#1
I recently figured out how to sweep pick, and by that I mean I got my sweep picking up to speed and consistent. Basically though I just learned about 7 to 8 arpeggios that I can sweep with. When I play my own music though, I haven't been able to incorporate any of these to where it would sound good. I don't really know too much theory, but how would I figure out what arpeggios would sound good in like the phrygian and lydian modes? I know the arpeggios are just the notes in the chords, but if you're playing over power chords how would I know what arpeggio to play for that chord and would it change depending on the mode I'm playing in?

Also does anyone have any tips for sweep picking when your moving from one string to another, but staying on the same fret? I've been baring it, but it doesn't sound near as clean when I do that.

Sorry if this is confusing, and thanks in advance for any help.

Gaze long into the abyss, and the abyss gazes into you.
Friedrich Nietzsche
#2
Just look at the root notes of the arpeggiated chord, and place those root notes into whichever scale you would like. Or that's kinda what I do.
"If you're looking for me,
you better check under the sea,
because that's where you'll find me..."
#3
Forget about modes, modes don't exist to you since you said you don't know any theory (which shows). Learn the major scale and how to harmonize it and you'll learn what arpeggios fit where.
#4
Use chord substitution. I'll show you how it works.

First, take a chord progression - we'll say Cmaj7 - Fmaj7 - Gdom7, a basic 1-4-5 progression in the key of C major.

Now, let's look at the C major 7th. The formula for this chord is 1-3-5-7. So, that gives us C-E-G-B.

Now, let's look at C major's 3 chord: the E minor 7th. The formula for a minor 7th is 1-b3-5-b7. That gives us E-G-B-D.

Let's compare the 1 chord (Cmaj7) with the 3 chord (Emin7). C-E-G-B and E-G-B-D. The two notes that don't work are the 1 chord's C and the 3 chords's D. However, if we shorten the 3 chord to a minor triad, there are no clashing notes.

Try playing an E minor triad arpeggio over the Cmaj7 and see how it sounds. Cool right?

Memorize this and know that for any chord in this list, you may substitute the chord immediately to the left or right of it in its triad or seventh form. Play around with it. I think you'll find it's pretty easy to remember... it's basically just counting up the degrees of a chord to the 13th, except that you are looking at the compound intervals (the ones past the octave) as the simple interval... only an octave up.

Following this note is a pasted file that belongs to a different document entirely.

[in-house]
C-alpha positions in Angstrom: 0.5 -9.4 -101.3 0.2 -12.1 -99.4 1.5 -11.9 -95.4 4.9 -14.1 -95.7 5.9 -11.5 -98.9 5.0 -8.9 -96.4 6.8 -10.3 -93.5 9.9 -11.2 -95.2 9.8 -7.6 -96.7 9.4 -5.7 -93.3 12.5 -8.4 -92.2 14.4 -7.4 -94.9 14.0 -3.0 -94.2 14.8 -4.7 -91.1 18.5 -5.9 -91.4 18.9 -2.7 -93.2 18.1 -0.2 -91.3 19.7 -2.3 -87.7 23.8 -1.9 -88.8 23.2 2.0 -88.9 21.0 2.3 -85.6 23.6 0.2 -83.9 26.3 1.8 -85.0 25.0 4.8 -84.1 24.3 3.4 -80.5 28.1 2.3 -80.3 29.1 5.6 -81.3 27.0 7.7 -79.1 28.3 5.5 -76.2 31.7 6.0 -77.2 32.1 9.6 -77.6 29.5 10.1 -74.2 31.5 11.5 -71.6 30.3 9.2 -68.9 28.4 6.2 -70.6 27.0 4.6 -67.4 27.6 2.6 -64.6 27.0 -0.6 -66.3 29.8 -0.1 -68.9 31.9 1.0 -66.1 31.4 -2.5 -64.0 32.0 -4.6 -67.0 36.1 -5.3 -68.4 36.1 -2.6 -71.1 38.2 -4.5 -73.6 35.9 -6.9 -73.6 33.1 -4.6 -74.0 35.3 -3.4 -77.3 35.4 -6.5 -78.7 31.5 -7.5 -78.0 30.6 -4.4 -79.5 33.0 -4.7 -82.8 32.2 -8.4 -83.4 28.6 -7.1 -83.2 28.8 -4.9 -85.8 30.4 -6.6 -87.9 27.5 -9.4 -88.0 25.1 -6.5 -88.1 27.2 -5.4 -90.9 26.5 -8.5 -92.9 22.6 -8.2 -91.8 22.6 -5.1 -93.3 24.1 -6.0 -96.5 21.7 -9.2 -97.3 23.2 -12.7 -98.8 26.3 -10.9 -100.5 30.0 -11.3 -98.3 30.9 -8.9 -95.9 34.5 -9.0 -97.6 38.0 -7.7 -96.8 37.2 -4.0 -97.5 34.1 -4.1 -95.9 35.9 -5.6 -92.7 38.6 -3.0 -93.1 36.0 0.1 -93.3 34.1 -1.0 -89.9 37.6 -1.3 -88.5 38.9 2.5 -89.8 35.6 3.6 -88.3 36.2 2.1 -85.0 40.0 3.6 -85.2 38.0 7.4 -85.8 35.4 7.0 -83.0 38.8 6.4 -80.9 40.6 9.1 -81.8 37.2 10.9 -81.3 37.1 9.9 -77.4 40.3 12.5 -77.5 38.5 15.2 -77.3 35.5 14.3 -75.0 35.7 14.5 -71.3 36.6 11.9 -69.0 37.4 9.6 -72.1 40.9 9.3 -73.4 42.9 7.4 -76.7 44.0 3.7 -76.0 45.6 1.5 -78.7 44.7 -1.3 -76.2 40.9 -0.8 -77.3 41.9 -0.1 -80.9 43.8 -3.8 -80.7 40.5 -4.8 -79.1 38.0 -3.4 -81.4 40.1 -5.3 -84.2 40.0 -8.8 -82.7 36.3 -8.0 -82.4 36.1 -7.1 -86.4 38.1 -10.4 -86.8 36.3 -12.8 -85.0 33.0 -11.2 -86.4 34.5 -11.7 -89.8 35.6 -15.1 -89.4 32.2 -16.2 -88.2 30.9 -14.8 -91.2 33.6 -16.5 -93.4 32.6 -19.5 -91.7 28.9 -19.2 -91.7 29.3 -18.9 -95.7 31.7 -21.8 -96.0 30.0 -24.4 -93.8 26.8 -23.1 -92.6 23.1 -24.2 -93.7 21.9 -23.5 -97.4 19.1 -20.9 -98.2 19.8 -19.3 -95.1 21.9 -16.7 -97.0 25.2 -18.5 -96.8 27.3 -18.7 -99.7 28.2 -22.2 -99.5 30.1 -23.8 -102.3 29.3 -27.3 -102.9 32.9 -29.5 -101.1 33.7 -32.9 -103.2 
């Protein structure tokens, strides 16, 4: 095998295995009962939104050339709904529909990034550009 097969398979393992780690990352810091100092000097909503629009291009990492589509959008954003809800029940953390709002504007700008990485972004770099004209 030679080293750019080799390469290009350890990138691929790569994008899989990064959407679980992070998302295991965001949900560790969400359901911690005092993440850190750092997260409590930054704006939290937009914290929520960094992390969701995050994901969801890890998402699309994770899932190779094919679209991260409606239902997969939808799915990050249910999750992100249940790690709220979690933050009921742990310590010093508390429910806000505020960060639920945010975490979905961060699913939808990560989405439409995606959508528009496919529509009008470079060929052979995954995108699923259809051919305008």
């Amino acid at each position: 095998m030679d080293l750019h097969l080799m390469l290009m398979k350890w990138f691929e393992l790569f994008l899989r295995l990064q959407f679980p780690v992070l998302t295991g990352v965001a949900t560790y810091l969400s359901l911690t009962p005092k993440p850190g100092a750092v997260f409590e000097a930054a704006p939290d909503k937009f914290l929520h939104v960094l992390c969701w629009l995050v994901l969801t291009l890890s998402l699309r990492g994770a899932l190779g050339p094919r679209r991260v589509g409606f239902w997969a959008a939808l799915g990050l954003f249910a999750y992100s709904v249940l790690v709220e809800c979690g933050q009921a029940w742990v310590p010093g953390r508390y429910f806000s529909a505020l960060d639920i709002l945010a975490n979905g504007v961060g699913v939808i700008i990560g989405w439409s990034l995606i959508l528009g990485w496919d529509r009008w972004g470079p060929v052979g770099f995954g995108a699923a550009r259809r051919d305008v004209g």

1 (maj7th) - 3 (min7th) - 5 (dom7th) - 7 (dim7th) - 2 (min7th) - 4 (maj7th) - 6 (min7th) and repeat.

Besides using this for arpeggios, you can use it for chord substitutions and modes too.
Last edited by STONESHAKER at Jun 25, 2010,
#5
Quote by Ascendant
Forget about modes, modes don't exist to you since you said you don't know any theory (which shows). Learn the major scale and how to harmonize it and you'll learn what arpeggios fit where.



I know the the phrygian and lydian modes completely and can pretty much play them in any key anywhere on the neck. I don't know "much" theory, but I know those really well and thats pretty much what I always play in (the pentatonic too of course) with a few added notes here and there.

Thanks stoneshaker, that helped a lot. I'm starting to get a little better grasp of it all.

Gaze long into the abyss, and the abyss gazes into you.
Friedrich Nietzsche
#6
Quote by RIotdenied58
I know the the phrygian and lydian modes completely and can pretty much play them in any key anywhere on the neck. I don't know "much" theory, but I know those really well and thats pretty much what I always play in (the pentatonic too of course) with a few added notes here and there.

Thanks stoneshaker, that helped a lot. I'm starting to get a little better grasp of it all.


Can you harmonize chords from those modes?
#7
Quote by aCloudConnected
Can you harmonize chords from those modes?


I didn't a few days ago, but thats what I've been figuring out. thanks.

Gaze long into the abyss, and the abyss gazes into you.
Friedrich Nietzsche
#8
Quote by RIotdenied58
I didn't a few days ago, but thats what I've been figuring out. thanks.


I strongly suggest starting with the major scale. I think the majority of the people here will agree with me. If you have a good enough understanding of the major scale, modes will make sense fairly quickly. Learn what kind of chord is built off of each degree of the scale, learn how to stack thirds(or any interval for that matter), learn how to harmonize melodies in different intervals, learn how to add extensions to chords. All of it comes from the major scale.
#9
Yeah I'll definitely have to work a little to get all of this down, but for now I've been messing around with triads in the phrygian and have been coming up with some cool three and four string sweep exercises, that actually fit with with the chords I'm playing. I appreciate the help.

Gaze long into the abyss, and the abyss gazes into you.
Friedrich Nietzsche